Strong leadership doesn’t have to become abusive and arrogant; but, sadly, that’s what sometimes occurs. Let’s all strive for, and grow in, strong and humble leadership.
As a student of Christian leadership, it deeply troubles me that we tend to move from strong leadership to abusive leadership. We then make the mistake of assuming strong leadership is always dangerous and gravitate toward weak, apathetic and indecisive leadership as a reaction toward abusive leadership.
Strong and decisive is not the problem; arrogant and abusive is. What we need to do is move from strong and abusive to strong and humble, which is what the Bible clear demonstrates in leadership from Genesis to Revelation. Jesus was, without a doubt, the strongest and most humble leader who ever lived!
So how does biblically and appropriate strong leadership morph into unbiblical and inappropriately abusive leadership?
As noted, the Bible clearly teaches that leadership can and should be strong and decisive, not fearful or hesitant; and certainly not abusive. But we know of many strong leaders who, nonetheless, become abusive in some way or another. Peter warns us of this:
“Shepherd the flock of God that is among you, exercising oversight, not under compulsion, but willingly as God would have you, not for shameful gain, but eagerly; not domineering over those in your charge, but being examples to the flock.” I Peter 5:2,3 (ESV)
I have worked with churches that once had abusive leaders and seem to have never completely gotten over it. In overreacting to this, they are understandably very careful (too careful) in their leadership to not be overbearing or domineering in any way. But this has also affected their ability to be confidently strong in making the difficult decisions they need to make and which inhibits them from growing and making the difference they could make.
I have also seen the opposite, where a church has a strong leadership vacuum (due to passive or hesitant leadership in the past) and tries to fill it with a strong leader who over time, unfortunately, becomes abusive and is asked to leave, or stays and splits the church.
We can vacillate between abusive and apathetic. The Bible clearly advocates for strong and decisive leadership that is not afraid to lead and make the tough calls.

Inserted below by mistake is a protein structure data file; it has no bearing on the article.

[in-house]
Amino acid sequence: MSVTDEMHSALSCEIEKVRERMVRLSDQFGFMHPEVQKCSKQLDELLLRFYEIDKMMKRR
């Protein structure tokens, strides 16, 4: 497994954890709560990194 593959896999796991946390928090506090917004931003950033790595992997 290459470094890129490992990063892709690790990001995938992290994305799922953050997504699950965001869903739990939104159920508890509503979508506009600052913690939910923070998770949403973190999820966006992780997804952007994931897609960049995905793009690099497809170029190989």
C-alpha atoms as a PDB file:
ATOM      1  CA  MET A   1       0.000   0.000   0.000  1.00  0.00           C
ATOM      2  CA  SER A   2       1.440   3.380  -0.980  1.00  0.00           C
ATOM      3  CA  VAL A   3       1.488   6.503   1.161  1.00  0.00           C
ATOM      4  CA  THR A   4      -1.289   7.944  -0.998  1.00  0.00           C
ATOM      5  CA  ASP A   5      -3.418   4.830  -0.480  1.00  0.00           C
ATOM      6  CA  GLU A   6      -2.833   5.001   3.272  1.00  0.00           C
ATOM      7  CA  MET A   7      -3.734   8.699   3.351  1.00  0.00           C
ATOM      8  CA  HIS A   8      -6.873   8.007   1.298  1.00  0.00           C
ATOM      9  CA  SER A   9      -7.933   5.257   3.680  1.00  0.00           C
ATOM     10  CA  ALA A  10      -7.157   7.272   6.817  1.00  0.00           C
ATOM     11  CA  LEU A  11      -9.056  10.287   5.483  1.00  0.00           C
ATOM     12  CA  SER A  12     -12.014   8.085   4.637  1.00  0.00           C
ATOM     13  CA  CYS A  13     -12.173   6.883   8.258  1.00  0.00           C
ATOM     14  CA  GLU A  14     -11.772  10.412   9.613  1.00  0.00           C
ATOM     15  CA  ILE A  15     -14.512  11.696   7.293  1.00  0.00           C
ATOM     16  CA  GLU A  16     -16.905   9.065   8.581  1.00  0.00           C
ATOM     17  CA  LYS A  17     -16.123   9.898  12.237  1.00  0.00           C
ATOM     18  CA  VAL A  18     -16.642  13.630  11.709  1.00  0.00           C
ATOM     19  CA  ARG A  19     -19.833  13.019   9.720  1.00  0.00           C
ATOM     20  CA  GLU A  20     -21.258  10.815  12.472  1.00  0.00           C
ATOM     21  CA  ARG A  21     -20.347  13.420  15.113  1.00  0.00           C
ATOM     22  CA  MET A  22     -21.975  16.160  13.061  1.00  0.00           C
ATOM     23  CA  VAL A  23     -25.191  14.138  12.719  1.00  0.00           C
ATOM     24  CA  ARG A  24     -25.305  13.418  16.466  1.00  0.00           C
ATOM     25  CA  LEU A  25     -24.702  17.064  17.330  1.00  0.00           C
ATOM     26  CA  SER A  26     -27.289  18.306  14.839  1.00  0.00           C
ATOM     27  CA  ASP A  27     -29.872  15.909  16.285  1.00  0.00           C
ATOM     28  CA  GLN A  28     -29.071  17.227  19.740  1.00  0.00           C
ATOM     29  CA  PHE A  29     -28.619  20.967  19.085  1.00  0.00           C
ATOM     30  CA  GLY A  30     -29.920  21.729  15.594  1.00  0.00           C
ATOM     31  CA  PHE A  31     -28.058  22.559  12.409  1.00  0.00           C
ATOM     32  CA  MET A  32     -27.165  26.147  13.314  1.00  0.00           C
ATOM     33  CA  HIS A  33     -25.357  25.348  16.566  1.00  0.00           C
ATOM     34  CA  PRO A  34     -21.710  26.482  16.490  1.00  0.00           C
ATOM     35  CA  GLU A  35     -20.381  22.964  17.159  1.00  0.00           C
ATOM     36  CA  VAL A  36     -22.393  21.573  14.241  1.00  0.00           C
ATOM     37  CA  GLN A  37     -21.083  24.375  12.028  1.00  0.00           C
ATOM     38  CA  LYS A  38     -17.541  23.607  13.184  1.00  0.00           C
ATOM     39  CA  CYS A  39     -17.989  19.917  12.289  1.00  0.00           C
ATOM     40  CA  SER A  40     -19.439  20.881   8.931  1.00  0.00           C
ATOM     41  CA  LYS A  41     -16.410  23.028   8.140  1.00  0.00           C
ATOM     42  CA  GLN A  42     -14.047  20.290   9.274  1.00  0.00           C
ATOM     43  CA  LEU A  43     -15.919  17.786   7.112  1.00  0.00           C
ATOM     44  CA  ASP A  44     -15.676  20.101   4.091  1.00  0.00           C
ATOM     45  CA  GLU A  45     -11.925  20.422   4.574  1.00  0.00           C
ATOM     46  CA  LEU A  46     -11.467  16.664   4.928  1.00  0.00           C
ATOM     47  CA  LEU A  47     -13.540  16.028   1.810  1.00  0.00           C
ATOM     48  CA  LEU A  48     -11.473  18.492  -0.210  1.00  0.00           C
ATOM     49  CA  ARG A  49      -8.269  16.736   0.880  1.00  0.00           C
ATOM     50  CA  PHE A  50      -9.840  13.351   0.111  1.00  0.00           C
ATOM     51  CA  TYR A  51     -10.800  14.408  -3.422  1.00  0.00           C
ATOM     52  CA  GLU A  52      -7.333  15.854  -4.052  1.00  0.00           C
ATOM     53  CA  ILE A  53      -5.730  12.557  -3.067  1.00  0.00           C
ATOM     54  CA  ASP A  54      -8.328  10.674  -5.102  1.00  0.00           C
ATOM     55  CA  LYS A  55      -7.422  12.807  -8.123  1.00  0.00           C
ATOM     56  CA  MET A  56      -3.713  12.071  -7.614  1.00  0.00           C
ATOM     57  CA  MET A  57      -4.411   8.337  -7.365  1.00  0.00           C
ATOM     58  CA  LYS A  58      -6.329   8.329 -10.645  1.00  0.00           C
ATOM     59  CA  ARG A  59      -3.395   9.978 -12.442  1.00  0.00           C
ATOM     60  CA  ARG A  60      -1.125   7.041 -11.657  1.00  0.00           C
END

The great need today in the body of Christ is to raise up strong visionary leaders who are anchored in Christ, secure in their calling, solid in their convictions, and bold in their decisions for needed changes; all without being abusive, bullying, arrogant or domineering.
It has been both my experience and observation that sometimes when leaders see success early in their tenure, it goes to their heads, leading to pride and a domineering leadership style that doesn't honor Jesus and his gospel. This is why Paul warns us in 1 Timothy 3:6 that a leader should not be a recent convert so he doesn’t become puffed up with conceit and fall into the condemnation of the devil?
Mark 10:42,43 in The Message is very instructive on this issue:
"You've observed how godless rulers throw their weight around, he said, and when people get a little power how quickly it goes to their heads. It's not going to be that way with you."
In today's leadership world, sad to say, it's not only godless rulers (leaders) who throw their weight around, but Christian leaders as well. And not only does power go to their heads, but acclaim, accolades, popularity, book sales and hits on their blog site also go to their heads.
Jesus has a good word for all of us: It should not be that way with you. Rather tenderness, sensitivity, humility, kindness, etc. Exactly what Galatians 5 and I Timothy 3 spell out for us.
Jim Collins, in his excellent book, "Good to Great" refers to these humble leaders as level five leaders. We need many more of them.
“God opposes the proud but gives grace to the humble. Humble yourselves therefore under the mighty hand of God…” I Peter 5:5-6
Pray for strong, decisive, visionary and humble leaders to lead his church! And do be ever so careful and prayerful for yourself. Have others hold you accountable for your leadership style and attitudes (I Timothy 4:16.)